Small business values up in 2021
Business values increased in 2021, despite ongoing challenges from the pandemic, talent shortages, and supply chain disruption. Deal activity continued at an intense pace, with advisors across the country reporting increases in both incoming deal flow and completed engagements.
More advisors characterized this as a seller’s market than nearly any other time in the last decade, according to the year-end Market Pulse report from IBBA and the M&A Source. Buyer confidence is high, as is competition for quality deals.
Businesses with enterprise value of $5 million to $50 million earned an average multiple of 6.0x EBITDA (a survey peak), realizing an average final sale price at 113% of the internal target benchmark. Multiples remained at or near market peak throughout the Main Street and lower middle market.
Meanwhile, time to close shrank in nearly all market segments. Time to close was likely facilitated by the high rate of buyer competition as well as a push to get deals closed before year-end.
The year end is always a hot time to get deals done as buyers and sellers push to meet self-imposed deadlines. We also know a number of sellers entered the market in early 2021, planning to get ahead of potential increases in capital gains taxes. Many of those deals would have had accepted offers and been in due diligence by the time it became clear tax changes were not yet coming.
Main Street activity
In the Main Street market last year, individual buyers accounted for 71% of business transitions. Of those, 40% were first time buyers and 31% were repeat business owners or what we call “serial entrepreneurs.”
Another 26% of Main Street buyers were existing companies. These are the strategic buyers acquiring other businesses as a way to expand or eliminate competition. A small percentage, just 3%, were private equity acquisitions.
While market definitions vary, businesses are generally considered “Main Street” if they have an enterprise value of less than $2 million. The majority of the transactions that happen in this sector are small, less than $500,000.
In 2021, the most active industries trading hands in the Main Street market were personal services (15%), construction (12%), business services (12%), consumer goods/retail (12%), and restaurants (11%). This represents a small drop-in restaurant activity, likely due to ongoing fallout from the pandemic.
Of those Main Street sellers who went to market in 2021, 53% were preparing for retirement. Another 11% were selling as part of a recapitalization. In a recap, the seller (or sometimes their management team) keeps some level of equity stake in the business while a buyer infuses new capital for growth. Other reasons Main Street sellers went to market included burnout, health issues, relocation, and family issues.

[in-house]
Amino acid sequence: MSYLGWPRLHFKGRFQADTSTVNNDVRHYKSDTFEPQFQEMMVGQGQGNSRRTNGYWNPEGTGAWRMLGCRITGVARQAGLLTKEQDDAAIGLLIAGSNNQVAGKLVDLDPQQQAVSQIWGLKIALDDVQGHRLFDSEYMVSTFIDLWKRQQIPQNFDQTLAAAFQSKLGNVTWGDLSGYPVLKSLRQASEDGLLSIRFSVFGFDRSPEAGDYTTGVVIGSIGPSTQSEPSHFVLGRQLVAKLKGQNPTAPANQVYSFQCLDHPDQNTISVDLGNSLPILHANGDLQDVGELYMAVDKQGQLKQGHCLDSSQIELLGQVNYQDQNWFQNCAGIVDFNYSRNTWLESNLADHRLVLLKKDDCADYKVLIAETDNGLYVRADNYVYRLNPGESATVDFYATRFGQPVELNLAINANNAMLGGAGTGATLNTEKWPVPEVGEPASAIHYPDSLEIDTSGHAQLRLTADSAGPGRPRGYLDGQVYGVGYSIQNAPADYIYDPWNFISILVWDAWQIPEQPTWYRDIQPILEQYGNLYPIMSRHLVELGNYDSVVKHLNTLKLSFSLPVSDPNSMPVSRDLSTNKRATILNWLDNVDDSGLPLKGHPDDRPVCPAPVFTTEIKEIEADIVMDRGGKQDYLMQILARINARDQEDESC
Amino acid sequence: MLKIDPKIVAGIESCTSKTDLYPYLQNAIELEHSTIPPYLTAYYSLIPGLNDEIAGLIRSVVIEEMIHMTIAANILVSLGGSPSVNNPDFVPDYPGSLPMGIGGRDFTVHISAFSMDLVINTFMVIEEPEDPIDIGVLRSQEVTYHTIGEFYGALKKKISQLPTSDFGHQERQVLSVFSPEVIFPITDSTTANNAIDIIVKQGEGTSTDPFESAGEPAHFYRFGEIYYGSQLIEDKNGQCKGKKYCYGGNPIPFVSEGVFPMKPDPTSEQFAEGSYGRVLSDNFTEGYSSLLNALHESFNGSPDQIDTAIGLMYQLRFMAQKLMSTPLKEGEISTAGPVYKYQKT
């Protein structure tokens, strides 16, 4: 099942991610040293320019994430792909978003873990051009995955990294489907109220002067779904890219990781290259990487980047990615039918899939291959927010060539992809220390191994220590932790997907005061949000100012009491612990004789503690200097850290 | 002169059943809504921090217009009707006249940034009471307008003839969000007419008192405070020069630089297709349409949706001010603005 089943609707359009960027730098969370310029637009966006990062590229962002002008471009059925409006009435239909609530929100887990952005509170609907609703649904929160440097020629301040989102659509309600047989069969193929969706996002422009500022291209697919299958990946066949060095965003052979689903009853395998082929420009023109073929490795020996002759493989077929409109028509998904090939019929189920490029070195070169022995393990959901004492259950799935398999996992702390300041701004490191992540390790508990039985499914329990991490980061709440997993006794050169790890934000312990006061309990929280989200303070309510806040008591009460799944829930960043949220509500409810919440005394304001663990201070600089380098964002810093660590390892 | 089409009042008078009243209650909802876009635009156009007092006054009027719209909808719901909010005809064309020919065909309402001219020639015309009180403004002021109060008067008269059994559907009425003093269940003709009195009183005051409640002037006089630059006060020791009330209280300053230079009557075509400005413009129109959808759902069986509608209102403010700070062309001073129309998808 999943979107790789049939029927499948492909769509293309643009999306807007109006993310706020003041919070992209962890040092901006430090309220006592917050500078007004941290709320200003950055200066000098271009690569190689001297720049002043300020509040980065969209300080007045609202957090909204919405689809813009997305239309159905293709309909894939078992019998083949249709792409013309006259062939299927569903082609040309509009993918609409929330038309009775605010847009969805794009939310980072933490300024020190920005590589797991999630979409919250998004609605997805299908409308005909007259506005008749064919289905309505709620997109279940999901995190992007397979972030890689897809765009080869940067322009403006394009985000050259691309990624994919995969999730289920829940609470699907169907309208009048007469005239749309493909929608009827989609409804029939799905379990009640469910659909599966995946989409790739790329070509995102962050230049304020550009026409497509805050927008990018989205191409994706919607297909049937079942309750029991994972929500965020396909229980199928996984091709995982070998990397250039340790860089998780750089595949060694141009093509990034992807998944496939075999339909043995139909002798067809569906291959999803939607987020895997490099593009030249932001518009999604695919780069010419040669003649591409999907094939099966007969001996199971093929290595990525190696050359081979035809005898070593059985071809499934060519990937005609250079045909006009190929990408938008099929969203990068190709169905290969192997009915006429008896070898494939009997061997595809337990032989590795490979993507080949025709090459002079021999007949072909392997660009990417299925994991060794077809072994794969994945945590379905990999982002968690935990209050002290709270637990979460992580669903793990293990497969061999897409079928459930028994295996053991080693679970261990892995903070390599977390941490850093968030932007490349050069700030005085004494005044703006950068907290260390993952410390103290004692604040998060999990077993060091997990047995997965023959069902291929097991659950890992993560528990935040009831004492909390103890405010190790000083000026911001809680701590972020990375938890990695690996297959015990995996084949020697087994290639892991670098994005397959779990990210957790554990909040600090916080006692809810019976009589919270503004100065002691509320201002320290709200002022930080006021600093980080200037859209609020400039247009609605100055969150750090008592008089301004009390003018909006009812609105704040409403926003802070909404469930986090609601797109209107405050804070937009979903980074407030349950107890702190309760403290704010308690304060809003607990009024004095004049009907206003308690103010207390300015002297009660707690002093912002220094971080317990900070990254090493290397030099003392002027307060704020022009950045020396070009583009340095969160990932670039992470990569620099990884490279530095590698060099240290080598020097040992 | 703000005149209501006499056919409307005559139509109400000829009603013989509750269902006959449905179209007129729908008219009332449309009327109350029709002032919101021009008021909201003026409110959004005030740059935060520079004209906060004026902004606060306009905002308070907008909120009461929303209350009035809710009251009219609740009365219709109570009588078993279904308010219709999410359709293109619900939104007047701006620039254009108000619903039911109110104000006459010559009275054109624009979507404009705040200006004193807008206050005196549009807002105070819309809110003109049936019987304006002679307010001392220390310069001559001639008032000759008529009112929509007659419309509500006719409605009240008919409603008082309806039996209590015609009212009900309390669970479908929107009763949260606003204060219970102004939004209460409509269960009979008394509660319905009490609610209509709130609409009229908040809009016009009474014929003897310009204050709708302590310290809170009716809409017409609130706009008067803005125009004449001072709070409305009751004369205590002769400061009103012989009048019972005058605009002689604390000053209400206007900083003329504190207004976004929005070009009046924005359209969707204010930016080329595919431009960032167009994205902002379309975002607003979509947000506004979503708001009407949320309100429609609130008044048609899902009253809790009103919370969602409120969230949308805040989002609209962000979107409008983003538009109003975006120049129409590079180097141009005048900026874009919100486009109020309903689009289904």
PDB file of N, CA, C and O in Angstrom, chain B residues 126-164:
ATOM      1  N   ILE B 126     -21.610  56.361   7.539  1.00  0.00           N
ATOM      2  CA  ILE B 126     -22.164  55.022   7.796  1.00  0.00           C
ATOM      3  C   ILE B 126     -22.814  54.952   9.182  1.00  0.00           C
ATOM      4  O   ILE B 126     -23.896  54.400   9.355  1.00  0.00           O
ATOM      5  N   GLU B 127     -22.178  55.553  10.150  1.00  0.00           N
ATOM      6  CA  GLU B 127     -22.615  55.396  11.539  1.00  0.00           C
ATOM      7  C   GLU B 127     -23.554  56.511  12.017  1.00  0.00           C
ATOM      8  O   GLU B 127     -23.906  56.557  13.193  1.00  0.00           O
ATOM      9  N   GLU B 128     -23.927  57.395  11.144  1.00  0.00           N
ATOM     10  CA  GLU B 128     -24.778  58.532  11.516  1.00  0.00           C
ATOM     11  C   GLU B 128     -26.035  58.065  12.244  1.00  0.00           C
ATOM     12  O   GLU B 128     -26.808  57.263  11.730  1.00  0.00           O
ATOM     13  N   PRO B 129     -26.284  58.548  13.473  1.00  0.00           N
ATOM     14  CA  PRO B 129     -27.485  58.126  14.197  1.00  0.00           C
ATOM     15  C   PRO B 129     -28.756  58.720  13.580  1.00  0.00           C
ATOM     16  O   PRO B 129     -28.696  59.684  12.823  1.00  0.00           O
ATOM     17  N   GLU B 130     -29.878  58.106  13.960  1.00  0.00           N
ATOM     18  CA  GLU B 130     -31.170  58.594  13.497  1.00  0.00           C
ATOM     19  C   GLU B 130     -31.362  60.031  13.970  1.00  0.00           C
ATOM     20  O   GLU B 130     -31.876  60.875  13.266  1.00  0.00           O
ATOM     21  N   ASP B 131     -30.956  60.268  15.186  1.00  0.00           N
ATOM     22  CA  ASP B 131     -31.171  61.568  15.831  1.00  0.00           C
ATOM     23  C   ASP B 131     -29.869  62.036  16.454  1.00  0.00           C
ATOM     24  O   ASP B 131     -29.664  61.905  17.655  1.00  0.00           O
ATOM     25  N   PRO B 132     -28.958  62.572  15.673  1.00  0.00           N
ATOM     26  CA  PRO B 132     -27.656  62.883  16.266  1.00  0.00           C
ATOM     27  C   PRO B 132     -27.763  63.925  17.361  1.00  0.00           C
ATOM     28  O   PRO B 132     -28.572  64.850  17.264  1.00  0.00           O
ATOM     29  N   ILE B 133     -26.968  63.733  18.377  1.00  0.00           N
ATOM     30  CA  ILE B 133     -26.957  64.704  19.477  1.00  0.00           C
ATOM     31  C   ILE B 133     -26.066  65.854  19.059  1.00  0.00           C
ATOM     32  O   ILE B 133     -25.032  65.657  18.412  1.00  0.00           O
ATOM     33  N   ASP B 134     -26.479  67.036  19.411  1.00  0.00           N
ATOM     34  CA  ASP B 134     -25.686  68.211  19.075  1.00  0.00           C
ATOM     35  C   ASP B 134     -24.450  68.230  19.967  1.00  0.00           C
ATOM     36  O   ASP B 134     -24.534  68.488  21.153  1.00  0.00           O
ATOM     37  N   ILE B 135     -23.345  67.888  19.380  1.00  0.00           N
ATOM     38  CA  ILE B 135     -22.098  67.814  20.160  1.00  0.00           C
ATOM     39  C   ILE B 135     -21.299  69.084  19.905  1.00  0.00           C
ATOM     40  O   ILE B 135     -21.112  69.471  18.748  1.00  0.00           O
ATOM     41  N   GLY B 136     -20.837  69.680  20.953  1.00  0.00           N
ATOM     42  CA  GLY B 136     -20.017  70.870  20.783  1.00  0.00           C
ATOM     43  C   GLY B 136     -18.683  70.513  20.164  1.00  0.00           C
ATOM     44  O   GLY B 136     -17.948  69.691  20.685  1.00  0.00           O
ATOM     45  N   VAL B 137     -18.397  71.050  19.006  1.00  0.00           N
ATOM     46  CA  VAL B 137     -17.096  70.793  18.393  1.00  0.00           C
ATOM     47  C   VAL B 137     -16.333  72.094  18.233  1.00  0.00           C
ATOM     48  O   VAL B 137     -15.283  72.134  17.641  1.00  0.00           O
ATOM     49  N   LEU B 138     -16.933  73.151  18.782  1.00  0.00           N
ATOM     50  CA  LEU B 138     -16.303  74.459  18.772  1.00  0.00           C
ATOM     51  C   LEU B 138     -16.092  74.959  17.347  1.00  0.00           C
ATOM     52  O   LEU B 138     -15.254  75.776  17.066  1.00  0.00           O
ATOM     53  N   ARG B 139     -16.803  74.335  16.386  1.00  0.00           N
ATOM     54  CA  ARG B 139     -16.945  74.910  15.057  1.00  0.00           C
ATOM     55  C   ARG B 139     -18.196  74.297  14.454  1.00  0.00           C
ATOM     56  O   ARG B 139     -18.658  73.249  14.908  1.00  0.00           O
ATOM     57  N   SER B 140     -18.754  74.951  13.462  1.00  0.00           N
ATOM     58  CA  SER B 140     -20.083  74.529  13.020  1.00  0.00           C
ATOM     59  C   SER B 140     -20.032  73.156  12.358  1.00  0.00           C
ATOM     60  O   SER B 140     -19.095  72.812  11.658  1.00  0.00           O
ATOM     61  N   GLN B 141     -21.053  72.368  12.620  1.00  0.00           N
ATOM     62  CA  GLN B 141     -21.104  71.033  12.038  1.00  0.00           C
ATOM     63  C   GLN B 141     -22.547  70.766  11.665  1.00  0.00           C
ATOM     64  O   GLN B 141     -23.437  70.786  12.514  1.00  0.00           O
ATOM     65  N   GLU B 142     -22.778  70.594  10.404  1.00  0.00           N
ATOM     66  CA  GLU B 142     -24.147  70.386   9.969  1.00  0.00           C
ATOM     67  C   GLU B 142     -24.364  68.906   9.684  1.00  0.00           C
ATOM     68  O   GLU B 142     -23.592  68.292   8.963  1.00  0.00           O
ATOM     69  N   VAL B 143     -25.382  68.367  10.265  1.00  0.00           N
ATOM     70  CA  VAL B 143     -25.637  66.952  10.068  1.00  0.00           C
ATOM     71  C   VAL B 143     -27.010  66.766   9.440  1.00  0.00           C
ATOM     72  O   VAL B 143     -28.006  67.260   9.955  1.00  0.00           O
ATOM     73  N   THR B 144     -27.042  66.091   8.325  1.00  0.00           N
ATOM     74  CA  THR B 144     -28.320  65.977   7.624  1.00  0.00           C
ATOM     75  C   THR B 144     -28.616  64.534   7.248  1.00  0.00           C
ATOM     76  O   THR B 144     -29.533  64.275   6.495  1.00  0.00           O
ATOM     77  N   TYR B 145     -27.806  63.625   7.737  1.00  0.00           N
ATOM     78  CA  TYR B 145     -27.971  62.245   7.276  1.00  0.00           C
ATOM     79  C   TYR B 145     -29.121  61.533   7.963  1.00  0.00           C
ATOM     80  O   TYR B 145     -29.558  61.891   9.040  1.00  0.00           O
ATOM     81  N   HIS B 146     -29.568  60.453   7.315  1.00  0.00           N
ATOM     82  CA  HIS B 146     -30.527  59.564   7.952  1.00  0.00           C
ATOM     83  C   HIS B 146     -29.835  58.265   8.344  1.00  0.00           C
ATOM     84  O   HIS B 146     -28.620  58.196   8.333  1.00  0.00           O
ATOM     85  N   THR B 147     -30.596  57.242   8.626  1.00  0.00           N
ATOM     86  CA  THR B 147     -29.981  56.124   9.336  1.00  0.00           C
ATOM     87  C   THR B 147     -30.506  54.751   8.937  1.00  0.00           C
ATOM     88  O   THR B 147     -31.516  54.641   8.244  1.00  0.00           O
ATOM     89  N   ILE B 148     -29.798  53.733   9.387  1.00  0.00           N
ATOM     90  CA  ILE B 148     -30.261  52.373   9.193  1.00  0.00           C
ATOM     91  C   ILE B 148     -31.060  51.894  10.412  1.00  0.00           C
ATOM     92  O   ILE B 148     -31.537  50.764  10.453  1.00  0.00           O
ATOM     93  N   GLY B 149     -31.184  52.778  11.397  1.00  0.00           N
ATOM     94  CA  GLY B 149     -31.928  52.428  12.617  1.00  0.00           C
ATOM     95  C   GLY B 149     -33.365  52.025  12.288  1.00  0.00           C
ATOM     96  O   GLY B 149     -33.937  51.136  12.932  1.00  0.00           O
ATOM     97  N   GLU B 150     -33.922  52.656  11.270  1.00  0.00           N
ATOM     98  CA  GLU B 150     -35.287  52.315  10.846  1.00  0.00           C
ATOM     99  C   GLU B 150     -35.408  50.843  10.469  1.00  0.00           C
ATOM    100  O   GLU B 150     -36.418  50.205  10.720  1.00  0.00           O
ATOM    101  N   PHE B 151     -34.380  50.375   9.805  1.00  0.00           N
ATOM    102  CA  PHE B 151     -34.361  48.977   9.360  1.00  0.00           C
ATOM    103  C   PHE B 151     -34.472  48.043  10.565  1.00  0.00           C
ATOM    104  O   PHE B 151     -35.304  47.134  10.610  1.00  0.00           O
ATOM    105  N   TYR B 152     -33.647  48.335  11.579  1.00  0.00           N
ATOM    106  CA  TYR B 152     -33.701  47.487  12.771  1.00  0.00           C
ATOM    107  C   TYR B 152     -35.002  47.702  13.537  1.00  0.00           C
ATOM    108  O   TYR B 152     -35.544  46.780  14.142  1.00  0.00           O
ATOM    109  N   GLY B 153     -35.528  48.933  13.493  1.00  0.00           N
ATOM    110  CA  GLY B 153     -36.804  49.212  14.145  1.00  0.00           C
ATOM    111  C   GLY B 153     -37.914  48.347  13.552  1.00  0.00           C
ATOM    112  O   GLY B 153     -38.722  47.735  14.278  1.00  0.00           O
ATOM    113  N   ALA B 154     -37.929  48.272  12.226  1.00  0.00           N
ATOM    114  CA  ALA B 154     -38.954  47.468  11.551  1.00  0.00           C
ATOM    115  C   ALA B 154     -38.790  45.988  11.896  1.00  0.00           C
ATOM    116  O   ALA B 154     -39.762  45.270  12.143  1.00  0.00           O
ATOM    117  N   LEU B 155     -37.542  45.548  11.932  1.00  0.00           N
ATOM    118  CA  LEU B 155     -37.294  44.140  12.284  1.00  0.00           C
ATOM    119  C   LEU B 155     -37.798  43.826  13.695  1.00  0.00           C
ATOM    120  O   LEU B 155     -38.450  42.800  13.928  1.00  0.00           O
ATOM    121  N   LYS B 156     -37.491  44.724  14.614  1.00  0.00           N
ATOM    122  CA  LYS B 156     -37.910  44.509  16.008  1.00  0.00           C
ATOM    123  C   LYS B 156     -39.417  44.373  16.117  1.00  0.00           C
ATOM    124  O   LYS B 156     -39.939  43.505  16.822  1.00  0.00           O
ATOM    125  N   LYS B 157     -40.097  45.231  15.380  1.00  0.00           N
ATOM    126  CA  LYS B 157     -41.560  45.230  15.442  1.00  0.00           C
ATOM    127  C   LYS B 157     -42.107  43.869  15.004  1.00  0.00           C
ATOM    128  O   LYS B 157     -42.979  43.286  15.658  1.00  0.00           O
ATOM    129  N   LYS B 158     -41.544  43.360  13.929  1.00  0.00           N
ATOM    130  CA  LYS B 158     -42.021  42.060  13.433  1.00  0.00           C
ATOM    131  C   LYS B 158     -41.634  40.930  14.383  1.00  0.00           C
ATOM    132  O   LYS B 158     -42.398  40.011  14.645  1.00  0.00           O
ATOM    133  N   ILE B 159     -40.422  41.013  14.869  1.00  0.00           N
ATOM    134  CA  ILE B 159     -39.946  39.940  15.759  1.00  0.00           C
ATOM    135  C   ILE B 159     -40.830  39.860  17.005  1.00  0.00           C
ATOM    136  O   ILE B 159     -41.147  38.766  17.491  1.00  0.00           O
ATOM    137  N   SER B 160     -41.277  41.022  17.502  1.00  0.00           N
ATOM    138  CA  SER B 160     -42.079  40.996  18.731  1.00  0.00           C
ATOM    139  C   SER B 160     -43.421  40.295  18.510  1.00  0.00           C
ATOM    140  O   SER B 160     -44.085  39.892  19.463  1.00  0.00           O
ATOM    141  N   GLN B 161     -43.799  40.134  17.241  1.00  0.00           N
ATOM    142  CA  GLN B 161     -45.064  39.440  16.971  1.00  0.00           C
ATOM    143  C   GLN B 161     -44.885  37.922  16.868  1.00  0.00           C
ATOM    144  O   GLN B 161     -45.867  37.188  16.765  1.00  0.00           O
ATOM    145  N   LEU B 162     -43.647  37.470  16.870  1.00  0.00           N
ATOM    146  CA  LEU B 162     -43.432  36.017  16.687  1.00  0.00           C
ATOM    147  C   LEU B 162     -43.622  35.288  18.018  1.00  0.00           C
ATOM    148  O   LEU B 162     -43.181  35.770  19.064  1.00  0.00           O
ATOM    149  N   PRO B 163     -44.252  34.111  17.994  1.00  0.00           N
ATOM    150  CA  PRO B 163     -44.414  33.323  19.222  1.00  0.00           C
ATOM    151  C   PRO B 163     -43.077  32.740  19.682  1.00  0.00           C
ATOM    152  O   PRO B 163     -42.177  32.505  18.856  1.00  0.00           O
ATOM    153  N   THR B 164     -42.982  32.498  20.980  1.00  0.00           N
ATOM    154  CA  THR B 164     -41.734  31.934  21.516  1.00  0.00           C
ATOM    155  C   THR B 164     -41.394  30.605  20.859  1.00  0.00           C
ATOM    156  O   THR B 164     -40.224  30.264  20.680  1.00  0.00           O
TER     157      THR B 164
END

Lower middle market activity
In the lower middle market, where businesses are valued between $2 million and $50 million, the buyer pool shifts. Here individuals accounted for a third (34%) of buyers in 2021, relatively on trend with past years.
The number of individuals buying businesses in 2021 is notable given the highly competitive talent market. It’s likely these buyers (and Main Street buyers, too) could have their choice of employment opportunities. And yet there remains a definite draw to being a business owner. People still want to build something of their own and control their own destiny, even in a job seeker’s market.
Existing companies accounted for 40% of lower middle market transitions in 2021. Generally, these companies have strong balance sheets and are looking to acquisition as a way to grow at a time when organic growth is difficult due to talent shortages.
Private equity continues to remain active in the lower middle market, accounting for 24% of all business transitions. Private equity buyers generate financial returns by acquiring businesses. They typically plan to hold a business for 5 to 7 years, often acquiring similar types of businesses to bolt on, before reselling a larger, more lucrative operation.
These financial buyers tend to focus their efforts on middle market opportunities of $50 million or more. But with competition for those larger deals running hot, we see many firms ticking their attention down to the lower middle market. Here it’s possible to find deals that are large enough to make a difference in their portfolio and yet small enough to go unnoticed by some of their competitors.
For advice on exit planning or selling a business, contact Al Statz, CEO of Exit Strategies Group, Inc., at email@example.com. Exit Strategies Group is a partner in the Cornerstone International Alliance.